# Syllabus & Schedule - Spring 2013

## Instructor

Benoit Cushman-Roisin

134 Cummings Hall

Telephone: 1-603-646-3248

Email: Benoit.Cushman.Roisin@dartmouth.edu

## Teaching Assistant

Nick Wimer

## Course description

Following a review of the basic equations of fluid mechanics, the subjects of potential flow, viscous flows, boundary layer theory, turbulence, compressible flows, and wave propagation are considered at the intermediate level. The course also includes sections on Computational Fluid Dynamics (CFD) and Biofluid Mechanics. Applications are directed to engineering, geophysics, and beyond to biology. The course provides a basis for subsequent more specialized studies at an advanced level.

*Prerequisites*: ENGS-34 (Fluid Mechanics) or PHYS-44 (Mechanics), or permission of the instructor.

## Web address

http://thayer.dartmouth.edu/~d30345d/courses/engs150.html

## Textbook (suggested)

*Fluid Mechanics*

by Pijush K. Kundu, Ira M. Cohen & David R. Dowling

5^{th} edition

Academic Press © 2012

## Course Objectives

- Ability to perform mass, momentum and energy balances in fluid systems
- Ability to apply the Bernoulli principle in various situations
- Ability to perform a boundary layer analysis
- Knowledge of various types of waves and wakes
- Knowledge of homogeneous, shear and convective forms of turbulence
- Understanding of the various approach to computational fluid dynamics
- Basic understanding of biological fluid dynamics

## Course Format

- Lectures by instructor (Monday-Wednesday-Friday 8:45-9:50am)
- X-hour on Thursday 9:00-9:50am (not used unless something happens)
- Weekly graded homeworks (Friday to Friday)
- Term project (in groups of 3 or 4 students)
- Mid-term exam (take home, 2+ days, open books)
- Final exam (take home, 2+ days, open books)

## Project

Students will group themselves in teams of 3 to 4 students (preferably 3), and each team will conduct a term-long project under the supervision of the TA and professor. Students decide on the nature of their project but need to obtain approval from the professor, based on the following criteria.

The project must involve a laboratory experiment, an outdoor investigation, or a computational simulation. Examples of acceptable projects are:

- Experimental investigation of bicycle-wheel drag (with comparison among different wheel models)
- Experimental study of one type of waves and verification of the corresponding theoretical formulas (ex. roll waves on a sheet of water flowing downhill)
- In-situ determination of the wind profile in the vicinity of a building
- Computer simulation of the flow around a structure such as a skyscraper or wind turbine
- Computer simulation of a continuously stirred chemical reactor
- Computer simulation of road traffic as a fluid flow.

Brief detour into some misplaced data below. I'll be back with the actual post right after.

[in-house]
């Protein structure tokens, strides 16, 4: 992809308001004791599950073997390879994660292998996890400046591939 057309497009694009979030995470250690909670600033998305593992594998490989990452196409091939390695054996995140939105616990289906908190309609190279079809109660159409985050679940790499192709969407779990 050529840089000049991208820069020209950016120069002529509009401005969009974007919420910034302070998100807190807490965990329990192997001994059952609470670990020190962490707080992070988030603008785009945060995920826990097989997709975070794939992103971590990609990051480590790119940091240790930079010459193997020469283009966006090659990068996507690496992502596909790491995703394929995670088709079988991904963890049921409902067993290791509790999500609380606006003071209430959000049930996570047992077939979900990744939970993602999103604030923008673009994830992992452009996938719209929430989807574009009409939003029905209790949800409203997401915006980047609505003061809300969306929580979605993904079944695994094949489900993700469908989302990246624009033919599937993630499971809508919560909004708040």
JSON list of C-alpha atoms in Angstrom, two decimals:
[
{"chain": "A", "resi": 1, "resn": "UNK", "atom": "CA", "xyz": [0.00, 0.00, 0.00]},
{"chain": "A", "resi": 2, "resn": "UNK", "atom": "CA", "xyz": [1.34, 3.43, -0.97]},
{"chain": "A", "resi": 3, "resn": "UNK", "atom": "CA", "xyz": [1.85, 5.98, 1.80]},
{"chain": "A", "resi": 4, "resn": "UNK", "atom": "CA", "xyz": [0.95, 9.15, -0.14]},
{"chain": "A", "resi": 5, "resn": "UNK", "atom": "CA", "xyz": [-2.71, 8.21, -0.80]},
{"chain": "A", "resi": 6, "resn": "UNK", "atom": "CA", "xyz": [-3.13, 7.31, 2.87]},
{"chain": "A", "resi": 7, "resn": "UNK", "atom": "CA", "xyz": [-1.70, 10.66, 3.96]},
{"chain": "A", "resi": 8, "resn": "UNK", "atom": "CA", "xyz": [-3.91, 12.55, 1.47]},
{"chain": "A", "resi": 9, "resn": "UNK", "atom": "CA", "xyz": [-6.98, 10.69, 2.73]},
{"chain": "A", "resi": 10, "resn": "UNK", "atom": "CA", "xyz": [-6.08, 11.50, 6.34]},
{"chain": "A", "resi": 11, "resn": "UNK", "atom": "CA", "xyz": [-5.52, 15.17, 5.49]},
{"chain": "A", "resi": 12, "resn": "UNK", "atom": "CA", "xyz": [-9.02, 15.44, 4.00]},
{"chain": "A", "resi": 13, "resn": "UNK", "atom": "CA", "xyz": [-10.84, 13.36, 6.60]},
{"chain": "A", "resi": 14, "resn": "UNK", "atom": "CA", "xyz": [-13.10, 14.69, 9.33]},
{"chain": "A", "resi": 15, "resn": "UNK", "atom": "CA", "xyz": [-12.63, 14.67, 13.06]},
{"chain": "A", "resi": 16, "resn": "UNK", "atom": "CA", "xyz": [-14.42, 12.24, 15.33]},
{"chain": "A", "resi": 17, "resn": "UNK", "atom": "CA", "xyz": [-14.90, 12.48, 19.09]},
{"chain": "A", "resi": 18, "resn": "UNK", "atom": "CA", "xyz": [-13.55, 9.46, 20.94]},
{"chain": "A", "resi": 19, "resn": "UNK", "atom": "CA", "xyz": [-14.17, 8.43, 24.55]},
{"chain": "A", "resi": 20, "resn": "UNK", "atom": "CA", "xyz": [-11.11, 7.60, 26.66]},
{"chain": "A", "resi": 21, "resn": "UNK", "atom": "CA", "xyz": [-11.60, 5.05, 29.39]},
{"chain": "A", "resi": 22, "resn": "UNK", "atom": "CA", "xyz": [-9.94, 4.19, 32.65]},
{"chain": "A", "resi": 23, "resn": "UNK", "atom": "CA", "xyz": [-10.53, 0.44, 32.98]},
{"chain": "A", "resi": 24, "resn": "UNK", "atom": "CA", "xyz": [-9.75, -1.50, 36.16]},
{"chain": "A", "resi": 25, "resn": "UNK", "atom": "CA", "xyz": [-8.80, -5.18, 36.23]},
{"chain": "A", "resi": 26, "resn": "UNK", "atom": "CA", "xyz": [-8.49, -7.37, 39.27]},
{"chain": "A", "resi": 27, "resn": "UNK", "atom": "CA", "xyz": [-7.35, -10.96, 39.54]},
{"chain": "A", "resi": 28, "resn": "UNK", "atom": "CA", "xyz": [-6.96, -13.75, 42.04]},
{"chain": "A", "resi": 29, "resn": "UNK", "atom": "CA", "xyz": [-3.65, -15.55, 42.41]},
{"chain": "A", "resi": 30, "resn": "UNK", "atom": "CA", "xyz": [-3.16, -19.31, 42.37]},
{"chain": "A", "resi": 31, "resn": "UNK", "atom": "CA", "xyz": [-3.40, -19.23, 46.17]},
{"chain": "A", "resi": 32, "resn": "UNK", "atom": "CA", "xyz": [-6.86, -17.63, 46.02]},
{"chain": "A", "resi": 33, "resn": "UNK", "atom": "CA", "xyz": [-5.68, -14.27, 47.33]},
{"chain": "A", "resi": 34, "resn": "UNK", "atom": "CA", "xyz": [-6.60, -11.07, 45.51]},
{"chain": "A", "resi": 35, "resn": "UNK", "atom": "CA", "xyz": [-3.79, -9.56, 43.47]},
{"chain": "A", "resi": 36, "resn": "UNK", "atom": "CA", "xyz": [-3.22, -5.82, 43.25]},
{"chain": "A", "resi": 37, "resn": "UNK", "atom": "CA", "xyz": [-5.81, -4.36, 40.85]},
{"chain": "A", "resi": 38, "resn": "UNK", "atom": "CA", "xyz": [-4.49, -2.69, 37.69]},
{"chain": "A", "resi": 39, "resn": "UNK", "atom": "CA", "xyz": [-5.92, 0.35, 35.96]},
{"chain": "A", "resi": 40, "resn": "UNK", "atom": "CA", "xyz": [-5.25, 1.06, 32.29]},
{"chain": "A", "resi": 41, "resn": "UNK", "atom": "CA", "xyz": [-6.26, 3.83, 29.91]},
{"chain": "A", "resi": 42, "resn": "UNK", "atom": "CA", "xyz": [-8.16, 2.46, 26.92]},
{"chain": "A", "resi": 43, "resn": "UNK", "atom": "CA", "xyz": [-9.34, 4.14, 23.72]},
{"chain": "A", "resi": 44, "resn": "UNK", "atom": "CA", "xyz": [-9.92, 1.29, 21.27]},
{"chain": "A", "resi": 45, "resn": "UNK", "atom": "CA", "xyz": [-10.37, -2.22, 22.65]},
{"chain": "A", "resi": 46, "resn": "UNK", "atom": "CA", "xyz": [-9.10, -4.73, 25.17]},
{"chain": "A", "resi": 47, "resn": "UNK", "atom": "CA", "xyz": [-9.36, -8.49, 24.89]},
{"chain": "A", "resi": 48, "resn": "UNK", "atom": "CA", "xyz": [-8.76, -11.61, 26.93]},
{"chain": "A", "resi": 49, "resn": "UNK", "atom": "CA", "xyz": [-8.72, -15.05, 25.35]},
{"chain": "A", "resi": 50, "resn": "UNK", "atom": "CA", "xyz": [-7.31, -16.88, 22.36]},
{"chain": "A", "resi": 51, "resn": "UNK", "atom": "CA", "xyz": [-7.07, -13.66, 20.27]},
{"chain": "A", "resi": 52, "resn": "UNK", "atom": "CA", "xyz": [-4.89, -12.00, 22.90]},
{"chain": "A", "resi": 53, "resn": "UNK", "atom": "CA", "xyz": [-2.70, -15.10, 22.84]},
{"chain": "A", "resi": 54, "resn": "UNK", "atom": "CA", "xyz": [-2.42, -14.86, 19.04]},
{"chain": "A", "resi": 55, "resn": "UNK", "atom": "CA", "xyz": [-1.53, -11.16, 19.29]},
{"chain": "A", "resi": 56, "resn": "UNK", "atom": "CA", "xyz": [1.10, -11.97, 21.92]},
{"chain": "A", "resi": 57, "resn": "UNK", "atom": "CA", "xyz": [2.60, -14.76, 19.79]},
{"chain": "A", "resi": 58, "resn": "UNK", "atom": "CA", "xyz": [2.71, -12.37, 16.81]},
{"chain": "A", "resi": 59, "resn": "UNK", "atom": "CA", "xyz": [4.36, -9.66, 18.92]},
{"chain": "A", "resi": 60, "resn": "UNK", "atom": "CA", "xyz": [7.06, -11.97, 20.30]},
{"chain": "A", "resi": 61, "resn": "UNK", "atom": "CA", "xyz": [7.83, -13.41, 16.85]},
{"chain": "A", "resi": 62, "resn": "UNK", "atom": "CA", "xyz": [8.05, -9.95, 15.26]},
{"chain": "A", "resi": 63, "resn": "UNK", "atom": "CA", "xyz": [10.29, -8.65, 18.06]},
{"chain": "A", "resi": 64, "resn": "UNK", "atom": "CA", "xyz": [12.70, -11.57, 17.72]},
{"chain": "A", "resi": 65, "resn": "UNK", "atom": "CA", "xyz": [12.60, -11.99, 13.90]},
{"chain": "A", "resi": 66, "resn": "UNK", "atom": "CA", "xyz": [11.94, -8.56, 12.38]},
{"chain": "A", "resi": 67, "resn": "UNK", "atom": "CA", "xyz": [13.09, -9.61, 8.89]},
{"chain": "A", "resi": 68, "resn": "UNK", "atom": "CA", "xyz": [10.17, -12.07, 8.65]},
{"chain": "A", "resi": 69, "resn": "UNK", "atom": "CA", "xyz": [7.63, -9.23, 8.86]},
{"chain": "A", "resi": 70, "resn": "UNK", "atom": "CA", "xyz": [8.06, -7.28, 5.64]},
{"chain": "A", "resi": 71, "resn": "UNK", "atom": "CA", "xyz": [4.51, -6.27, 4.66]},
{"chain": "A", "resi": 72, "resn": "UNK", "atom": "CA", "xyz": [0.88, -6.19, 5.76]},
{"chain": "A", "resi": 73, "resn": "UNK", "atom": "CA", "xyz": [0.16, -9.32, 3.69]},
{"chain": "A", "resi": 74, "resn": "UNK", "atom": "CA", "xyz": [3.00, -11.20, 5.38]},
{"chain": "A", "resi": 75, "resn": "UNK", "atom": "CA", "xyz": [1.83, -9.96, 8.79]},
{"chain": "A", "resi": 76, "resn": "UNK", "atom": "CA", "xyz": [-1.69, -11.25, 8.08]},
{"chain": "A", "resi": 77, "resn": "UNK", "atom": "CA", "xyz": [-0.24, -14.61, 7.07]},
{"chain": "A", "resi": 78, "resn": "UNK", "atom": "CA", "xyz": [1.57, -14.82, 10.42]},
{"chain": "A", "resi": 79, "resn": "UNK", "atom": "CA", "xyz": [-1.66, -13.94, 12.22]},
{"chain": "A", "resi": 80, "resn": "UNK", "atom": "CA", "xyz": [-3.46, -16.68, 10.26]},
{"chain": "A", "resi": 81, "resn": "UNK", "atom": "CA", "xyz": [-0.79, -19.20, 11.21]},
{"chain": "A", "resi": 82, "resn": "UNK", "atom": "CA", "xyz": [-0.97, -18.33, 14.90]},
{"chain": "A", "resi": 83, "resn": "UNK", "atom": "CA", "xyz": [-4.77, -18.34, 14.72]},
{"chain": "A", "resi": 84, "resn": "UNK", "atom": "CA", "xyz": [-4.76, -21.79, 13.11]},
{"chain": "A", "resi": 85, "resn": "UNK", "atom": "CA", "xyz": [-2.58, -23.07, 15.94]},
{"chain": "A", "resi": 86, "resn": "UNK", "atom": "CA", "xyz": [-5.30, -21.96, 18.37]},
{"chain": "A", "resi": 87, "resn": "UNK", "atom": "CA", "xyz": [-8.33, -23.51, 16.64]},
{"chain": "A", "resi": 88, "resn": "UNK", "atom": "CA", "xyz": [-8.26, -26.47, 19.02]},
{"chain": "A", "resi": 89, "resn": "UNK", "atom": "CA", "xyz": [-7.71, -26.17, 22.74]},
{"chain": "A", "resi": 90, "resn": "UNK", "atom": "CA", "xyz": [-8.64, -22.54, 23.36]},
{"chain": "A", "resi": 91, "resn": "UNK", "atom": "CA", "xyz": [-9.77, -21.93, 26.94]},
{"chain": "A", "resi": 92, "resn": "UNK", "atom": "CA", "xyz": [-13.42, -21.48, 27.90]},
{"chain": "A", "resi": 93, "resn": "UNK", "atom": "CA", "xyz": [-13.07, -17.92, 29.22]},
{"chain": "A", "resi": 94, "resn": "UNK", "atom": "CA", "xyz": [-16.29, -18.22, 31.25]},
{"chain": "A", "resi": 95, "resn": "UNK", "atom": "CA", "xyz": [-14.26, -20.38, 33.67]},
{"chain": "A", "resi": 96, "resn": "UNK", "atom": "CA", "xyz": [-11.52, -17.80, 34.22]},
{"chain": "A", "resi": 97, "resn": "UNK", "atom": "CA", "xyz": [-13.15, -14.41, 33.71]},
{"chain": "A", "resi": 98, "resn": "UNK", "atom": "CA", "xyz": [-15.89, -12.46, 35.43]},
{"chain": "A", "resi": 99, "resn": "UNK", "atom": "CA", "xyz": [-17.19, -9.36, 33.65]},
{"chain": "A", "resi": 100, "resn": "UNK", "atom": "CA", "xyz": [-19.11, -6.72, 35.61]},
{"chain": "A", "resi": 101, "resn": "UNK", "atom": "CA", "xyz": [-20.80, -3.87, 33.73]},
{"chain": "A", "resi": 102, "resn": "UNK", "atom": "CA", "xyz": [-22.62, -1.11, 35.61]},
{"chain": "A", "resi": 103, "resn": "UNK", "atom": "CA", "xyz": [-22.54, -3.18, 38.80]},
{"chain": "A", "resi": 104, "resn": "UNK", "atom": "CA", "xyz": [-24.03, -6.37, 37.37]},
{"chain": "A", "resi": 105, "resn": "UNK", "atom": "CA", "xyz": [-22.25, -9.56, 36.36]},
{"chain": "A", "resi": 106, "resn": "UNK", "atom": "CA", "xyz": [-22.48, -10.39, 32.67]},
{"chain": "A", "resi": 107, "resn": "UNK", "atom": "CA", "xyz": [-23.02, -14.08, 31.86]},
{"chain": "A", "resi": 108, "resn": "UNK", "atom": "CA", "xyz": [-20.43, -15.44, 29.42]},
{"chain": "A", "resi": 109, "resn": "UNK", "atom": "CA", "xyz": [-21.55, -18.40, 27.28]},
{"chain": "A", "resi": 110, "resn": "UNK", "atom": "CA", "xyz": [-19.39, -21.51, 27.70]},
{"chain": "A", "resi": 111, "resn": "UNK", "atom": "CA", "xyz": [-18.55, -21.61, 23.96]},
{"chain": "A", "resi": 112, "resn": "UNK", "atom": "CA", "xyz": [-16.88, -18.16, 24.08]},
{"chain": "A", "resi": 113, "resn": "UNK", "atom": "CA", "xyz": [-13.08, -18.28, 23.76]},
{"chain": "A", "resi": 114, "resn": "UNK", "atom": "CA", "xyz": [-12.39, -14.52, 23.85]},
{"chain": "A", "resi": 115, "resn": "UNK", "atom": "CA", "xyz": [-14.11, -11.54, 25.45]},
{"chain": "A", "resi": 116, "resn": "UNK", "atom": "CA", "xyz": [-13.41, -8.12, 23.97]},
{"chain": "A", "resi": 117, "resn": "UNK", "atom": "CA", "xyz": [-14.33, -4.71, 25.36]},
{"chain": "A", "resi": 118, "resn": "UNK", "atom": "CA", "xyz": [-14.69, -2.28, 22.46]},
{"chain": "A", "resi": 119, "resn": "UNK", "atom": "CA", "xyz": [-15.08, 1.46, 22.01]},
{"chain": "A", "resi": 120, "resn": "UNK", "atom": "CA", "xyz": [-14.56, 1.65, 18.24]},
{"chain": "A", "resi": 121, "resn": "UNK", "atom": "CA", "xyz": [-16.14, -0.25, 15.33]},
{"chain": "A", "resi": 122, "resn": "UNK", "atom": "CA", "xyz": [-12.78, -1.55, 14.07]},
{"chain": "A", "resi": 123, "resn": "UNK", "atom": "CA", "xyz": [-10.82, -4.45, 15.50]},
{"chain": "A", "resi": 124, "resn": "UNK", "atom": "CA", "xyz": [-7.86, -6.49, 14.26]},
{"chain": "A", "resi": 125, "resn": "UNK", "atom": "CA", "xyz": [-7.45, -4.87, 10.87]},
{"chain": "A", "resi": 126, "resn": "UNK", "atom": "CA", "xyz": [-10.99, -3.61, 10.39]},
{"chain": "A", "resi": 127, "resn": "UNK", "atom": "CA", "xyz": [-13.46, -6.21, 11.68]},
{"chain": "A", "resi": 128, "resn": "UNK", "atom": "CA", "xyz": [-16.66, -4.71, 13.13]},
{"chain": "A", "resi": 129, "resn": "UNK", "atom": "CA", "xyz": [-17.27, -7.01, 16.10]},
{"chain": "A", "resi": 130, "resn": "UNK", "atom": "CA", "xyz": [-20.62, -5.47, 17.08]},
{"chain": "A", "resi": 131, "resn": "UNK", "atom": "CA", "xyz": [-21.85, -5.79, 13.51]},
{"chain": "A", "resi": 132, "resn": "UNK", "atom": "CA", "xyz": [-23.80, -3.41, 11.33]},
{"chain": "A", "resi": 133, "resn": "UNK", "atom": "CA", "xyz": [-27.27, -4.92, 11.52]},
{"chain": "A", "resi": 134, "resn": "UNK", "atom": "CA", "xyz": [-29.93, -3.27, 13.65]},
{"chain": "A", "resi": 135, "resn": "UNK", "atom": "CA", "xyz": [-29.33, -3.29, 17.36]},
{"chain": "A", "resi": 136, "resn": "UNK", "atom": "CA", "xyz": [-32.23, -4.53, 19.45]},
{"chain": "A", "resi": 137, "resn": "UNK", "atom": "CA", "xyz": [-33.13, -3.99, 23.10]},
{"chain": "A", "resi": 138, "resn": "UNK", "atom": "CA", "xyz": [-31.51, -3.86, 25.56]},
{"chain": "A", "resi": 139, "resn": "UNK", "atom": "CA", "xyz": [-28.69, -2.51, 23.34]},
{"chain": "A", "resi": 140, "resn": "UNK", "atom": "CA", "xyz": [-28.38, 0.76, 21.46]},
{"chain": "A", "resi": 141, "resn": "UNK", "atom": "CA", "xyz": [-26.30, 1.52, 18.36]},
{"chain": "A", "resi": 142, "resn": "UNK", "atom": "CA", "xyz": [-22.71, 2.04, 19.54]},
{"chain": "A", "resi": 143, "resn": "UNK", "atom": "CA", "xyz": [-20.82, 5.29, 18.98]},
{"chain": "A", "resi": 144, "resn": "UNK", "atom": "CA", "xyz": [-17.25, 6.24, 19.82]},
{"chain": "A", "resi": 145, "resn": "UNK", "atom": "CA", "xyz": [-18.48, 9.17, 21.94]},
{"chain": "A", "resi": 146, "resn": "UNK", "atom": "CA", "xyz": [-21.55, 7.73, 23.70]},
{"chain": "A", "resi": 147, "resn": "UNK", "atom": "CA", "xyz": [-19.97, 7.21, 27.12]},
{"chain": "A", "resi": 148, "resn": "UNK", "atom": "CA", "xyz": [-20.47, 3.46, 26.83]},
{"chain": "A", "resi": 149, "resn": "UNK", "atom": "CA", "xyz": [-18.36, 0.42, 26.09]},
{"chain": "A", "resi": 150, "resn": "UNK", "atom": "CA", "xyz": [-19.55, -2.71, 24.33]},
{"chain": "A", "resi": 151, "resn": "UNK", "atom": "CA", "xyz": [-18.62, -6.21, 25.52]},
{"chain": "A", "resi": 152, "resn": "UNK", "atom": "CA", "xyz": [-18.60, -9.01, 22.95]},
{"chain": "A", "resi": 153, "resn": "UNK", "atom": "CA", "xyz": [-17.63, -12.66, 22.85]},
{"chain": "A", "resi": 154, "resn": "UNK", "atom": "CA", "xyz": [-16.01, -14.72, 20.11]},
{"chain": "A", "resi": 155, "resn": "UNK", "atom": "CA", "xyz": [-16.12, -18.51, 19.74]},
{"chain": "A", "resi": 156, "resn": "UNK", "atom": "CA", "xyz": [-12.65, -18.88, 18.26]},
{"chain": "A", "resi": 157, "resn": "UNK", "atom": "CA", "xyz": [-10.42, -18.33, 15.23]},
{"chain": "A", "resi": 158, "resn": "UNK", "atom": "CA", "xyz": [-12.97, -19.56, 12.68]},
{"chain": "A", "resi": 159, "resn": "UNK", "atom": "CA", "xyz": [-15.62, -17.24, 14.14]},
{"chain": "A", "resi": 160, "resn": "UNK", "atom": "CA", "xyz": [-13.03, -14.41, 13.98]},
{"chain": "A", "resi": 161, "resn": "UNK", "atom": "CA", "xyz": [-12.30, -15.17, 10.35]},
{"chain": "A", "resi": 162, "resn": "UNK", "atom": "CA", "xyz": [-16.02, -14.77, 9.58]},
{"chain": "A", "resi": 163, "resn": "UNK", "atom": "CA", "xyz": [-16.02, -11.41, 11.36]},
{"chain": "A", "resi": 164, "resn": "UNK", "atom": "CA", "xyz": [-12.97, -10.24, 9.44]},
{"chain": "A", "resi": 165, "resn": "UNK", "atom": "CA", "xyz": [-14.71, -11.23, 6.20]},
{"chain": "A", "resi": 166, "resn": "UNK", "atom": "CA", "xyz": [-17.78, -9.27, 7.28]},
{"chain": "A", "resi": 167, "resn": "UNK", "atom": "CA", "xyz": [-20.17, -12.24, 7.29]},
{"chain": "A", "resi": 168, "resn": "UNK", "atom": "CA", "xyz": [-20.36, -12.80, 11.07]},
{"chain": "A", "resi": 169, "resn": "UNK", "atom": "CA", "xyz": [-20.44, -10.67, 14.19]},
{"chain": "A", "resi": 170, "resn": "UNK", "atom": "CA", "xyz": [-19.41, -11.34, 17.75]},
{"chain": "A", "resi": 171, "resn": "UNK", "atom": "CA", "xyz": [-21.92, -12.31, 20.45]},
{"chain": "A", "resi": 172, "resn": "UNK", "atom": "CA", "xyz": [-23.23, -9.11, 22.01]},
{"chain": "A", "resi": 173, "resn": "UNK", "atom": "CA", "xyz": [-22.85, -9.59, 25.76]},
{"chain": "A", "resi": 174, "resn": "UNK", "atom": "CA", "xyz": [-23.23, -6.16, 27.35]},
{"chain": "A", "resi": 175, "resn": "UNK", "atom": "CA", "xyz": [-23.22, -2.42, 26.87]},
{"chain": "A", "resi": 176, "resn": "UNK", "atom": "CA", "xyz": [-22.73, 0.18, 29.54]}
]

Each project will culminate in the writing of a 15-to-20 page report stating the problem, describing the method of solution, and concluding with a discussion. In addition, each team will deliver a 20-minute oral presentation summarizing the project at the end of the term.

## Grading

- 25% Homeworks
- 25% Project
- 25% Mid-term exam
- 25% Final exam

## Academic Honor Code

As always, students are expected to observe all aspects of the Academic Honor Principle in effect at Dartmouth College. In this course, collaboration is allowed during homework preparation, although students have to turn in their individual answers. No collaboration whatsoever is allowed during the mid-term and final examinations. During those assignments, questions may only be directed to the instructor or TA.

Dartmouth College policy requires that any apparent violation of the Honor Code be reported to the Committee on Standards. The professor does not have another choice, regardless of how he/she may feel.

## Note on laptop use in class

Use of laptop computers is forbidden during class. The only granted exception is to students with documented writing disabilities who need a computer for note taking.

## Note to students with disabilities

Students with any type of disability are encouraged to contact the instructor to discuss their needs and what accommodations are necessary. Such contact should be made at the beginning of the term or, in the case of a new condition, as soon as it occurs.

## Scheduling

Week of | Monday | Tuesday | Wednesday | Thursday | Friday |
---|---|---|---|---|---|

25 March | Introduction, Variables, Continuity |
- | Strain, Vorticity, Stress |
- | Momentum and energy budgets |

1 April | Vorticity | - | Circulation theorems | - | Bernoulli; Irrotational flows |

8 April | Capillary & gravity waves |
- | Group velocity | Experiments with vacuum cleaner |
Ship wakes |

15 April | No Class(Professor away) |
- | Viscous flows |
Lubrication theory | Boundary layers (part 1) |

22 April | Boundary layers (part 2) |
- | No class(Day of solidarity) |
Aerodynamics of sports balls |
Homogeneous turbulence |

29 April | Shear turbulence |
Mid-term exam assigned (at 10am) |
Turbulent jets |
Mid-term exam due (at 5pm) |
Convective turbulence |

6 May | Airfoil theory | - | Utilization of the lift force |
- | Brenden EppsPropulsion of fish |

13 May | Compressible flows (part 1) |
- | Compressible flows (part 2) |
- | Oleg BatishchevRockets |

20 May | CFD-1: Introduction & Finite Differences |
- | CFD-2: Finite Elements Lattice-Boltzmann |
- | Biofluids-1: Vascular system |

27 May | Memorial DayCollege Holiday |
- | Biofluids-2: Pulmonary system |
Student project presentations | Final exam assigned (at 10am) |

3 June | Final exam due (at 5pm) |
- | - | - | - |